Fecal transplantation (or bacteriotherapy) is the transfer of stool from a healthy donor into the gastrointestinal tract of another person for the purpose of treating recurrent Clostridium difficile colitis
and to restore the balance of healthy bacteria in the gut.
C. difficile colitis is a complication of antibiotics. Symptoms may include diarrhea, abdominal cramping and sometimes fever. In some cases, the transplants have worked quickly and saved the lives of patients who were wasting away with uncontrollable diarrhea.
In most cases, a doctor will deliver the donor feces to the recipient through a colonoscope. A colonoscope is a small, flexible tube that is inserted into the colon through the rectum.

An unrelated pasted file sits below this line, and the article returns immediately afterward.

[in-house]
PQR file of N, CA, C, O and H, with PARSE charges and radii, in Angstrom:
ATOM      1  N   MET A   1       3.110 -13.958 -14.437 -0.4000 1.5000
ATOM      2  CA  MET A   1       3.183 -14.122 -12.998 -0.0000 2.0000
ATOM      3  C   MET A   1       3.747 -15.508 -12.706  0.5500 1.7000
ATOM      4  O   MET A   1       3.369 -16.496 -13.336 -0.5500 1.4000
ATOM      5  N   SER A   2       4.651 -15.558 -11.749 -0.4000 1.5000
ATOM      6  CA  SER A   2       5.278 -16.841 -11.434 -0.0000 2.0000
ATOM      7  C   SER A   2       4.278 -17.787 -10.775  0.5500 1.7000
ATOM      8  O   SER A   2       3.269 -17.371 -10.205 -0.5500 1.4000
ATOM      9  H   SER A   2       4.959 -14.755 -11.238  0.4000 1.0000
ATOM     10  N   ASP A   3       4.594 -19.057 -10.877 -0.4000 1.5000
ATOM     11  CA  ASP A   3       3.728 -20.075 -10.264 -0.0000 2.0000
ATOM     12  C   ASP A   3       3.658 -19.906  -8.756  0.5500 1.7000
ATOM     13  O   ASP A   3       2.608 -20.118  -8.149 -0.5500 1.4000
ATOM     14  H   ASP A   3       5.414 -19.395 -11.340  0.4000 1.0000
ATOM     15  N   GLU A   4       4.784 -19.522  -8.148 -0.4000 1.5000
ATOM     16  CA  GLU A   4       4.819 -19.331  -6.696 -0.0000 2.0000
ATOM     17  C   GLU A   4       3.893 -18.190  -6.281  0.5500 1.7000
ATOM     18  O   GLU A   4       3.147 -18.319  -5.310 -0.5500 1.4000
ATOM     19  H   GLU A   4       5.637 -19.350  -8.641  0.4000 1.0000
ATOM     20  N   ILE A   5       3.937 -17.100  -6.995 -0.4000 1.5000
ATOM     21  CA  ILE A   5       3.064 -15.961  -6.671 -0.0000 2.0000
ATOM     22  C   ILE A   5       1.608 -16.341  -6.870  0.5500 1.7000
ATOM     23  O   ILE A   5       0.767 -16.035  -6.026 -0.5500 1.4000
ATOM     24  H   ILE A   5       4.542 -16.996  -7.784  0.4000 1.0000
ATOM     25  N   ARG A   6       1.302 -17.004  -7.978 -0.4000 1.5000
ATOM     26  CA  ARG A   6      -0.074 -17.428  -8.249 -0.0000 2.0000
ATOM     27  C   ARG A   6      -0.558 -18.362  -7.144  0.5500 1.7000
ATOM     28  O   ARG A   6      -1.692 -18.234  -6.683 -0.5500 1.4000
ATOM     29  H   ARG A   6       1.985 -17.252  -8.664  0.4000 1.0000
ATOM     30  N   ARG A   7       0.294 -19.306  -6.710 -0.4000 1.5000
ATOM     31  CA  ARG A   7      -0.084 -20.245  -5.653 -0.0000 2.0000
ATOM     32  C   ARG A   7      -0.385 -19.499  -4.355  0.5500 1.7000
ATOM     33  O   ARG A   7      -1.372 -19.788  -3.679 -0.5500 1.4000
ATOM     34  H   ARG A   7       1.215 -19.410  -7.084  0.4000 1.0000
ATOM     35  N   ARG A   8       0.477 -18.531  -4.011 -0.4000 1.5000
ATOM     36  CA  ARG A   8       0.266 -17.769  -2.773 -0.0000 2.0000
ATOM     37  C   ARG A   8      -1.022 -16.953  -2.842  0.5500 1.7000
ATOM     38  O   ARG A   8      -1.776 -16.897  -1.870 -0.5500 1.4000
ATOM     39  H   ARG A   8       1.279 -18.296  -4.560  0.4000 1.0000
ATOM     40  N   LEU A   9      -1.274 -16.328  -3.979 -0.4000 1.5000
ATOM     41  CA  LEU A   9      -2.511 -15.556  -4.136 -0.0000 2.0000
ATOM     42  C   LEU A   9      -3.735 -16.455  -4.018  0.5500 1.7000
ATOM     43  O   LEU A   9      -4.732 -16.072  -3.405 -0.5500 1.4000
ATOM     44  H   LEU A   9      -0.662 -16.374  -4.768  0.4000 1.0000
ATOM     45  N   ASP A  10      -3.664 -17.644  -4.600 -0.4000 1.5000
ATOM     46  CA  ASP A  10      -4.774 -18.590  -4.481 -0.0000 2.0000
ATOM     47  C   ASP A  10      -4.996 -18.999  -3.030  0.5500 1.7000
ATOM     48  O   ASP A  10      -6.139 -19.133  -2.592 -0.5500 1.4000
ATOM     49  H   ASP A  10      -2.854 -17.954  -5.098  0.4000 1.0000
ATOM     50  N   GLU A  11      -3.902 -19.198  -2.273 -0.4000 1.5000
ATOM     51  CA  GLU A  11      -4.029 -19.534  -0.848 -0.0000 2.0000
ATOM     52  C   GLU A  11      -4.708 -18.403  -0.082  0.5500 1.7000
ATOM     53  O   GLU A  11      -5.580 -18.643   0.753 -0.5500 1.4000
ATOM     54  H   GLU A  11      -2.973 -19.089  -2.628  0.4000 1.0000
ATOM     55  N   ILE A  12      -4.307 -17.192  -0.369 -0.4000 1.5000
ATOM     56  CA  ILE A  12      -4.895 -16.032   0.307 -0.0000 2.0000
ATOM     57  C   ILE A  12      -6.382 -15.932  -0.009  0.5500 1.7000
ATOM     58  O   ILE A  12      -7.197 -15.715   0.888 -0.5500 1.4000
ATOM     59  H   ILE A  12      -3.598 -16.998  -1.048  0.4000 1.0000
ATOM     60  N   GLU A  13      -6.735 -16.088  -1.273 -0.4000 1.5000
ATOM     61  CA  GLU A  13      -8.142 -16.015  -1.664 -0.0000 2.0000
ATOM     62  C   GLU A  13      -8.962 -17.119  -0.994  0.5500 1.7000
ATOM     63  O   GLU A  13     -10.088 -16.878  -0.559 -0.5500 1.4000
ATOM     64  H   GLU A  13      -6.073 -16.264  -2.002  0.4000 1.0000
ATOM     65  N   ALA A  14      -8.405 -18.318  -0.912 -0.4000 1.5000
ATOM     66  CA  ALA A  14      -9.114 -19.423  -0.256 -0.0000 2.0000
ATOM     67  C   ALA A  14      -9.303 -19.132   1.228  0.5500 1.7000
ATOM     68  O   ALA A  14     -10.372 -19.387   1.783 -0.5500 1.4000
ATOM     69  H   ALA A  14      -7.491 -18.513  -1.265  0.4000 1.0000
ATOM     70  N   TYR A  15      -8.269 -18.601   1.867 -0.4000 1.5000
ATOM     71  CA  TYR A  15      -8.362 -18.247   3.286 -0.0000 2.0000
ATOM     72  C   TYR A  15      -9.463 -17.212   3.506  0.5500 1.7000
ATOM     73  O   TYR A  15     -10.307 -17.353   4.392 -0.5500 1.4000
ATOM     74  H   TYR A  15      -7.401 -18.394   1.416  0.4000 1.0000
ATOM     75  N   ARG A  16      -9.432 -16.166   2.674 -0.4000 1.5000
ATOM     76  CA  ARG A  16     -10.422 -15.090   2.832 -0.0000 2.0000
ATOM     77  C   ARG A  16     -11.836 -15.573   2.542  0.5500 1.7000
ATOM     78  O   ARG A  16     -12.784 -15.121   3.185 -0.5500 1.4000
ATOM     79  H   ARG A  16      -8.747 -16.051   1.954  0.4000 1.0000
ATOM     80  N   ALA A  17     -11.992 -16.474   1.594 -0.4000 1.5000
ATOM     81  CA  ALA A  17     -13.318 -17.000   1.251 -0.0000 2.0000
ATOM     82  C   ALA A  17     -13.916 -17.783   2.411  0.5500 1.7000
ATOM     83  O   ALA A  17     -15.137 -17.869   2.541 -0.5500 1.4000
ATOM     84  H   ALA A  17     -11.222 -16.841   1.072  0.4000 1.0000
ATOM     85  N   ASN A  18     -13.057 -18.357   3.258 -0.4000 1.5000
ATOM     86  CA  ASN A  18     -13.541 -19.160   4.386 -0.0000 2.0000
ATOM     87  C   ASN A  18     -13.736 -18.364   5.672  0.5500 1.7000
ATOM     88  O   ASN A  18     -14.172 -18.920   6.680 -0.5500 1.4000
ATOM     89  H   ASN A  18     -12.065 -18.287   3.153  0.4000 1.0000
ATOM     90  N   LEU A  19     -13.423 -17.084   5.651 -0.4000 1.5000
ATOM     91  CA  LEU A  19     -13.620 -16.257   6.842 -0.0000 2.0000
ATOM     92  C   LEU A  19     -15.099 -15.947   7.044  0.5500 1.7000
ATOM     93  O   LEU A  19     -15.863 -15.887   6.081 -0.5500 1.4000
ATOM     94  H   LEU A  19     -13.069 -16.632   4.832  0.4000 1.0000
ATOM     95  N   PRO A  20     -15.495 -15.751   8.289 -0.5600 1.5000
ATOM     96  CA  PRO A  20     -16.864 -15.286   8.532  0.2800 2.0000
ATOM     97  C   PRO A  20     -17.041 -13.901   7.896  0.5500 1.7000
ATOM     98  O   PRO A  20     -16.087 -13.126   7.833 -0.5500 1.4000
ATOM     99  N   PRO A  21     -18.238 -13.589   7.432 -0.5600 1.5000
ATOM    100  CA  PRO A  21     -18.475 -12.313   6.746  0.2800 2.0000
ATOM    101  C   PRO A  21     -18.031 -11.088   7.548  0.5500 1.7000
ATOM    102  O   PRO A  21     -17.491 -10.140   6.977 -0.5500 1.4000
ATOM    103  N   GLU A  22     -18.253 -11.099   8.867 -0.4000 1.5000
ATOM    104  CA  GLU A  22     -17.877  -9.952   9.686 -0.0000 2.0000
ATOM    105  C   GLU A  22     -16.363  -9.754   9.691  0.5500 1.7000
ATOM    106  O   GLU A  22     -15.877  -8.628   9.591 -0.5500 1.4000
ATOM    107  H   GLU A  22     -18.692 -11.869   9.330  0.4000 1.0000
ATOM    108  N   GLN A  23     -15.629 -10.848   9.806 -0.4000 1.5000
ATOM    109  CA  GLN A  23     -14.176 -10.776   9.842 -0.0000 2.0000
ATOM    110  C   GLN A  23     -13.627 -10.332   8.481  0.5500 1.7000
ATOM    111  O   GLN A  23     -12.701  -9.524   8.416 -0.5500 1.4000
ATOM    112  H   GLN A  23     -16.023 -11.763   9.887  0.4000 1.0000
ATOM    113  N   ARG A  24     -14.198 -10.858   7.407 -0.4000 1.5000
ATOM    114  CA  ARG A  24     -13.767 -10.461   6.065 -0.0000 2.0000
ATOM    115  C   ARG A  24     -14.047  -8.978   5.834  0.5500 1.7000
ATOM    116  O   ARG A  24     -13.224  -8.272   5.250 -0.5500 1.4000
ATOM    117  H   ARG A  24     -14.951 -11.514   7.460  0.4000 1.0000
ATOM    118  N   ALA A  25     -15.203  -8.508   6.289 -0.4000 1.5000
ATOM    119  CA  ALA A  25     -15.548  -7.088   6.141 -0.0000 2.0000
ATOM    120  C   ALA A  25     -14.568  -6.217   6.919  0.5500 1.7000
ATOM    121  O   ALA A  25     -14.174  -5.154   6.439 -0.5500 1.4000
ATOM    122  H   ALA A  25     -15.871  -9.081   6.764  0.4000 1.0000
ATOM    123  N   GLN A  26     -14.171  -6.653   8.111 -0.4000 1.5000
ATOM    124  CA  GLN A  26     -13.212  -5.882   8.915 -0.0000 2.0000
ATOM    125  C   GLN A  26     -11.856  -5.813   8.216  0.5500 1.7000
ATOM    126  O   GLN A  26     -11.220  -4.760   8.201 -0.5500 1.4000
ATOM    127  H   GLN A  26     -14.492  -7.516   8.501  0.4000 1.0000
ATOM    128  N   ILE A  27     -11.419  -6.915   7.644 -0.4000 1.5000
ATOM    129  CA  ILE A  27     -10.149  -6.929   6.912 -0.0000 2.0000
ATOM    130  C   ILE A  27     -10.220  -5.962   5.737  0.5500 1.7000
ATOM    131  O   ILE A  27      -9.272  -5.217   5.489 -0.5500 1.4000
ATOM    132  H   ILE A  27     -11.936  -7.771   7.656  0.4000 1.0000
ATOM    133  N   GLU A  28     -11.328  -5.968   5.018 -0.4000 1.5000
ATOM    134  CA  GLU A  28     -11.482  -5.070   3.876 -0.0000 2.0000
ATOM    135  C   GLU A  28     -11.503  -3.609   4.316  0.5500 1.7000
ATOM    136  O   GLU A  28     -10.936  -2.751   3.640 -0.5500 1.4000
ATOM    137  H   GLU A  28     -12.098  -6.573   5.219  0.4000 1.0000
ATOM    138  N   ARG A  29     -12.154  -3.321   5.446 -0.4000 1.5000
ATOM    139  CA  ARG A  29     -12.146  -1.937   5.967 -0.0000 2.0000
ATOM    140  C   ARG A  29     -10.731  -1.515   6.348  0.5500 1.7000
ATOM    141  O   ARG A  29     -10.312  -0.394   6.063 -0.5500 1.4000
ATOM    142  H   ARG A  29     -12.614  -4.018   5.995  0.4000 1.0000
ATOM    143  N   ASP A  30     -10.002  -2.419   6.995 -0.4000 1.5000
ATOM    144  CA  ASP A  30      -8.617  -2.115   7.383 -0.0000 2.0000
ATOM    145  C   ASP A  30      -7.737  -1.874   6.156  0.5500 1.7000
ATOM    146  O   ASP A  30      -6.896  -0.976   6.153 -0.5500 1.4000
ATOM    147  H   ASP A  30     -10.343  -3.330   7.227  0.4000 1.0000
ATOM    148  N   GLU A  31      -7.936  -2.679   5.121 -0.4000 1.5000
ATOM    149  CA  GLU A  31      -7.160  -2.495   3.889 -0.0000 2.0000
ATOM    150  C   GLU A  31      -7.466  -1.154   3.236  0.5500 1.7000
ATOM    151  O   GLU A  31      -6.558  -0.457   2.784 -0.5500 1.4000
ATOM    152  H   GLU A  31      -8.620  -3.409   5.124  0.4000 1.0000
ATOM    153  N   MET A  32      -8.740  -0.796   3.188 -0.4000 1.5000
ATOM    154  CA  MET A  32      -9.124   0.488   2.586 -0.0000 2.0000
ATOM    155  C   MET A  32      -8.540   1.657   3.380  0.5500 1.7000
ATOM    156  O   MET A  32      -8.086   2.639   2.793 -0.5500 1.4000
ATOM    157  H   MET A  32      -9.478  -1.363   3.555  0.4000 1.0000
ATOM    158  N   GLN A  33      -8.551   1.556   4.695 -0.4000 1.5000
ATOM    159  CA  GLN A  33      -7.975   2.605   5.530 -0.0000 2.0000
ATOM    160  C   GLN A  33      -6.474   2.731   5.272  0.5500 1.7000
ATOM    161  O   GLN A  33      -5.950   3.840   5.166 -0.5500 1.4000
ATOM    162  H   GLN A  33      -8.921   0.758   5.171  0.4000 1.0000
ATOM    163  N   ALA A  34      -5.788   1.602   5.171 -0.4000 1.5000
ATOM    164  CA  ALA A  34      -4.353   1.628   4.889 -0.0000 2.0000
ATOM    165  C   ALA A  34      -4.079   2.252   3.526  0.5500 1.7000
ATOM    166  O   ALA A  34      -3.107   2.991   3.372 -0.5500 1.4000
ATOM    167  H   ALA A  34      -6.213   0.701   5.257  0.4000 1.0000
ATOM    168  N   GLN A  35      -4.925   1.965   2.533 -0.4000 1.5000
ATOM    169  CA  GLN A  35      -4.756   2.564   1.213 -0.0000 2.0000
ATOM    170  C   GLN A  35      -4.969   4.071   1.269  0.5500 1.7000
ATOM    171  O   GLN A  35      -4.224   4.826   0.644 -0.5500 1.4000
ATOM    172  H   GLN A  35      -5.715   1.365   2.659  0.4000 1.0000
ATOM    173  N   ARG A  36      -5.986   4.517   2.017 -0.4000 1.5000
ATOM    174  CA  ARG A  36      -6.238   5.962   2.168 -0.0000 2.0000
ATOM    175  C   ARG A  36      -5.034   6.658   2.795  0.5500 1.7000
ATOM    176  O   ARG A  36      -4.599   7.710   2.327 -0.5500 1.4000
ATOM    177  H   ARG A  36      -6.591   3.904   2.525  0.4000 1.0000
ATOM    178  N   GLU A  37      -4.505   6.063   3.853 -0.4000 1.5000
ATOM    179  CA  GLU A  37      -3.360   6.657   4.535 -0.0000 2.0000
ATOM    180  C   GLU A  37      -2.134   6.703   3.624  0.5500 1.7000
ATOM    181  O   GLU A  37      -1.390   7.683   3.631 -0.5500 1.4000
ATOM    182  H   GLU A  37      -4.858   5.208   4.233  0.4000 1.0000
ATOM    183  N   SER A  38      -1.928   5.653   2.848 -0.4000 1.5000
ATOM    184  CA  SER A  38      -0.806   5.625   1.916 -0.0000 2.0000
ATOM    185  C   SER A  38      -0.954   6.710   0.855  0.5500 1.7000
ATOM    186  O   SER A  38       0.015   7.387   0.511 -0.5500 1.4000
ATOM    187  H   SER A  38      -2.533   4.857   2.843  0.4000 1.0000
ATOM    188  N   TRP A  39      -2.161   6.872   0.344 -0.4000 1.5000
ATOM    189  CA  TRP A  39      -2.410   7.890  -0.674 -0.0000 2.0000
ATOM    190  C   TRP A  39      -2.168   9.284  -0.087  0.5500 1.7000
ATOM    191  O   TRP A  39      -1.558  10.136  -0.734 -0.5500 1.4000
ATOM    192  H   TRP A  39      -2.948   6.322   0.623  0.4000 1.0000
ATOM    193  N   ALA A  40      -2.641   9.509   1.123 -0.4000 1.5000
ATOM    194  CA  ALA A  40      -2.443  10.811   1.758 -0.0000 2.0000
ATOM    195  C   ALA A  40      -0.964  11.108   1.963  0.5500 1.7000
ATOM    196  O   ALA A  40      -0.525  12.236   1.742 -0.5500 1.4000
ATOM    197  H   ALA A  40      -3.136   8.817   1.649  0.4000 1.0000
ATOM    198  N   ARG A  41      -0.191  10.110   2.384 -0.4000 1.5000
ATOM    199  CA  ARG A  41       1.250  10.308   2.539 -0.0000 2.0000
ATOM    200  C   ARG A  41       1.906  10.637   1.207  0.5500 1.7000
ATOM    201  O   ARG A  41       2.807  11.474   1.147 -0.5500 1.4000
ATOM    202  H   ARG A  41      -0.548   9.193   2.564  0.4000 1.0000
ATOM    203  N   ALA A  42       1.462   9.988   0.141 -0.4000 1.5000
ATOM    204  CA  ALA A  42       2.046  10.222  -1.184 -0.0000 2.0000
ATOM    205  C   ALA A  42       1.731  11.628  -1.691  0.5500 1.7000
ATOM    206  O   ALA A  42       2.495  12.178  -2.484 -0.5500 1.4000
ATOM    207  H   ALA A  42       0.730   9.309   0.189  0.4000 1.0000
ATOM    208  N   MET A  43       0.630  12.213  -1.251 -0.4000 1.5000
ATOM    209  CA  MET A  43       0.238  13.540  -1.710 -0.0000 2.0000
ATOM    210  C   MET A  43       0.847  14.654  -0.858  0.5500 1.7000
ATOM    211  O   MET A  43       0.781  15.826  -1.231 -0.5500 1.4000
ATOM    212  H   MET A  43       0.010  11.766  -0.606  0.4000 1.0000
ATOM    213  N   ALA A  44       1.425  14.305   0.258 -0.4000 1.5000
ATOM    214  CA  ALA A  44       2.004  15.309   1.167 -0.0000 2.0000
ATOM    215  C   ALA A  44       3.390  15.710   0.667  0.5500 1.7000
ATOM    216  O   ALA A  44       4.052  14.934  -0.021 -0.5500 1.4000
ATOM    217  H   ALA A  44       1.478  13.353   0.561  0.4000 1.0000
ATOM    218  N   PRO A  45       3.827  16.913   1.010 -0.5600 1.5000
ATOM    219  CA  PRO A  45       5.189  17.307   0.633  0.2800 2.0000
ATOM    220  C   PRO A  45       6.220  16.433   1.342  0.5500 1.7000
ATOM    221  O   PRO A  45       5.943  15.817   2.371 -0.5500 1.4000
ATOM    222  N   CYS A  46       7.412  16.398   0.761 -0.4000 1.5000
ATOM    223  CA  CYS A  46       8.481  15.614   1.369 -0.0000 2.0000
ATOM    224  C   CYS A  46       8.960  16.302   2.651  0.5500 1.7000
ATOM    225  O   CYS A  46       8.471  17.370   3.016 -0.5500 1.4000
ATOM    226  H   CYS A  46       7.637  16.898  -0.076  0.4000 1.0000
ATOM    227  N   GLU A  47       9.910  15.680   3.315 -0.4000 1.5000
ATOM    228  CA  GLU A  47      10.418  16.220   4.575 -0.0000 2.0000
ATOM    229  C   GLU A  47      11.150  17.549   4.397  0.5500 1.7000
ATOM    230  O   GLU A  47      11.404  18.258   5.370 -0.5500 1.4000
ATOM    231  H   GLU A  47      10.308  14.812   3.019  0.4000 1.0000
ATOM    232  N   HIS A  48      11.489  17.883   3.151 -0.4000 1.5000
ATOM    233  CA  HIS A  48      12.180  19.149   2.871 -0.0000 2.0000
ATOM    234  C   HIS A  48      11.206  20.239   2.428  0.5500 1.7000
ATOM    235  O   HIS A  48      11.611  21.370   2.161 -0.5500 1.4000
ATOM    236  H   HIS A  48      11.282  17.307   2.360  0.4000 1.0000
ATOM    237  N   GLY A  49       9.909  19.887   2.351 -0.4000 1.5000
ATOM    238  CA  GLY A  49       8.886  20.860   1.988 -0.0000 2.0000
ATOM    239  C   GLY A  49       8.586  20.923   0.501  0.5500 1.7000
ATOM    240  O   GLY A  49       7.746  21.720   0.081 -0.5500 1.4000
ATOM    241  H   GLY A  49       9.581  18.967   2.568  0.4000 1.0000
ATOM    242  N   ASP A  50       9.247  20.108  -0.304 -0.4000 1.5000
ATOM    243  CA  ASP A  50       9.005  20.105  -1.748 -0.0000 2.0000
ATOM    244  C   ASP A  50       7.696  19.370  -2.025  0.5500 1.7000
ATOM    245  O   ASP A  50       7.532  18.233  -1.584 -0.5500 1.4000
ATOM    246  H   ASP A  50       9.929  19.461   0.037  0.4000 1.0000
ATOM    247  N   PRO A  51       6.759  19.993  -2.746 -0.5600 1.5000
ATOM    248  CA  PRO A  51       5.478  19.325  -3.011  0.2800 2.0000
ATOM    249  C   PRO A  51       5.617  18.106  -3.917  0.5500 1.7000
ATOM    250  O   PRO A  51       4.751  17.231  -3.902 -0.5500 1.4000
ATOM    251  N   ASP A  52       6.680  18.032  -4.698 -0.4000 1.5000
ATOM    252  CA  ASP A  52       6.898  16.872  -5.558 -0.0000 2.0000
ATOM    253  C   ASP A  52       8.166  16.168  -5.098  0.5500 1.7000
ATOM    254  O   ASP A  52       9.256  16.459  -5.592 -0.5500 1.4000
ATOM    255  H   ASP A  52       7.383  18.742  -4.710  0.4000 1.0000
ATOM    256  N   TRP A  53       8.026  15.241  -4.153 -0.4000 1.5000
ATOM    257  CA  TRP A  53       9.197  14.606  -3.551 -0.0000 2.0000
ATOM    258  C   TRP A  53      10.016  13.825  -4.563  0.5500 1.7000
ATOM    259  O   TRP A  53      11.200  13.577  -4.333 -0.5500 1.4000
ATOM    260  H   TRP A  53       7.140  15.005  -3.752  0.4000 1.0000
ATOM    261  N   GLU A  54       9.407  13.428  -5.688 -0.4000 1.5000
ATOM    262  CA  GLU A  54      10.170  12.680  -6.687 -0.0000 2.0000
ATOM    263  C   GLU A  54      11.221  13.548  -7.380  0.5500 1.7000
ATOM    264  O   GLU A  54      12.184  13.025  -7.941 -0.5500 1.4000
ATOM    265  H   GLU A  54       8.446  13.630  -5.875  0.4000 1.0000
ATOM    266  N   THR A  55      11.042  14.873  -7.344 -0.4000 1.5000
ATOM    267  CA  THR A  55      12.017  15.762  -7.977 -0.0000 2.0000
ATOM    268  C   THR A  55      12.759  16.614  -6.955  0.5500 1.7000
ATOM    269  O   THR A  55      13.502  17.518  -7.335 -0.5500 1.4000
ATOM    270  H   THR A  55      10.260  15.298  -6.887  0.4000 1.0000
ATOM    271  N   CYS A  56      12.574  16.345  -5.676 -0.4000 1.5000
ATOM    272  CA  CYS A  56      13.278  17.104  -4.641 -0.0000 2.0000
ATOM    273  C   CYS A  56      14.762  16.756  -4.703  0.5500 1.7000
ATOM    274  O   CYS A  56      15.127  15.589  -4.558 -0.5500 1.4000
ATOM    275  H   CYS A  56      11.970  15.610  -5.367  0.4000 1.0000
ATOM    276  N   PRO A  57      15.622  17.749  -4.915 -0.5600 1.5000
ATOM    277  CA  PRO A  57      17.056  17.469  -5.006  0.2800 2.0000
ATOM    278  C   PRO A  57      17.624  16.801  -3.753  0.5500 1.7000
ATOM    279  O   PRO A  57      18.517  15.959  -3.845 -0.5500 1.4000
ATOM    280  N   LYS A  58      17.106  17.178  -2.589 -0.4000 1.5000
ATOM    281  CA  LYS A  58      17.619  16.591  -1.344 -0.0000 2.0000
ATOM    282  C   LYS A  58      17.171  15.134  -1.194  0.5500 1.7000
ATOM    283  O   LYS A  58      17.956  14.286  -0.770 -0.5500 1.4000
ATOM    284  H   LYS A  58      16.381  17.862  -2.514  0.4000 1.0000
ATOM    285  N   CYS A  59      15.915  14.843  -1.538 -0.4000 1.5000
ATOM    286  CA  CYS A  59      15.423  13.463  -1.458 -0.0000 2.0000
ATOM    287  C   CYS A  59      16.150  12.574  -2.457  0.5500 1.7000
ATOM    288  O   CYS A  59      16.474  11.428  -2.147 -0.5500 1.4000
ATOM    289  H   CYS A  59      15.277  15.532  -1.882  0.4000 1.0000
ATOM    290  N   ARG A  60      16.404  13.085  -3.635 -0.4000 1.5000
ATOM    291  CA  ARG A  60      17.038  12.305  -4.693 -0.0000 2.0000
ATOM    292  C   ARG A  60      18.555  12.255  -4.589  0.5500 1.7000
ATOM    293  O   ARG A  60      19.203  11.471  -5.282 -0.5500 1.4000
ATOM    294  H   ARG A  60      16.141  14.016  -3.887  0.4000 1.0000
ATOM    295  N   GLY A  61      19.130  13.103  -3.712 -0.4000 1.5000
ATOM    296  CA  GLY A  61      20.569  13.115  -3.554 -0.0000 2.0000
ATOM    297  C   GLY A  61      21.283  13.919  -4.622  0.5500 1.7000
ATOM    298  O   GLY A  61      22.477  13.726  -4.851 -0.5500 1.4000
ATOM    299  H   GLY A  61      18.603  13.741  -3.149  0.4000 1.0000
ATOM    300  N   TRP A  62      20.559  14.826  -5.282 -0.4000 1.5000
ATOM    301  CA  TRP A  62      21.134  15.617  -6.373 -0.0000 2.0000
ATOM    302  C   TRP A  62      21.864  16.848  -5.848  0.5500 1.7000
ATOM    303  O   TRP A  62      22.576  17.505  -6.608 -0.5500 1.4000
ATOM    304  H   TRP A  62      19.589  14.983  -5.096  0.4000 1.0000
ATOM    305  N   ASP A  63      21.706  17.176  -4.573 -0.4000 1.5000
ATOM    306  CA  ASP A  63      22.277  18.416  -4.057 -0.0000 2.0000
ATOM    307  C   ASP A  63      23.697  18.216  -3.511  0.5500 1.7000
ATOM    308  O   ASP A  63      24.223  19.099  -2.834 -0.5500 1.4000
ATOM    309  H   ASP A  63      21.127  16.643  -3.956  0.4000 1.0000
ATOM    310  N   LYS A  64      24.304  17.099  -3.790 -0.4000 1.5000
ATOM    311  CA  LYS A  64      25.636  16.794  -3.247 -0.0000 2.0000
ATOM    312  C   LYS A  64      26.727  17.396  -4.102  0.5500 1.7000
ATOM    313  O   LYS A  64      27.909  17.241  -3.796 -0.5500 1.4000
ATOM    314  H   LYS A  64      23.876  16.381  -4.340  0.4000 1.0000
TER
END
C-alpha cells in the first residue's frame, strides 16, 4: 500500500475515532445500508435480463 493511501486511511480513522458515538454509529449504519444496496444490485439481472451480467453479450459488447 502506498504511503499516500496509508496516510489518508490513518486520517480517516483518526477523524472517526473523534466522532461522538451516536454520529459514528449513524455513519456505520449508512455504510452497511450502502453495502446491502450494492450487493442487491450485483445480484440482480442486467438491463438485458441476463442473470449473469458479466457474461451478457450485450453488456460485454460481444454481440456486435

A doctor will screen fecal transplant donors to ensure that their gut and feces are healthy. They will test them for various diseases, such as hepatitis. Fecal transplants are usually sterile and safe, and there is a growing body of research to support their use.
But recently an immuno-compromised patient who received a fecal transplant for an undisclosed reason has died following the procedure and another is seriously ill – prompting the US Food and Drug Administration to put a halt to a number of fecal transplant trials.
It is believed both patients received fecal transplants from the same donor. The donor stool had not been tested for the drug-resistant bacteria, Escherichia coli.
After they fell ill, the researchers conducting the trial tested the donor’s samples and found it contained the E. coli bacteria, which produces an antibiotic-resistant enzyme.
An undisclosed number of clinical trials have been stopped, until the researchers leading them prove they have screening procedures in place to ensure donated stool doesn’t contain dangerous organisms.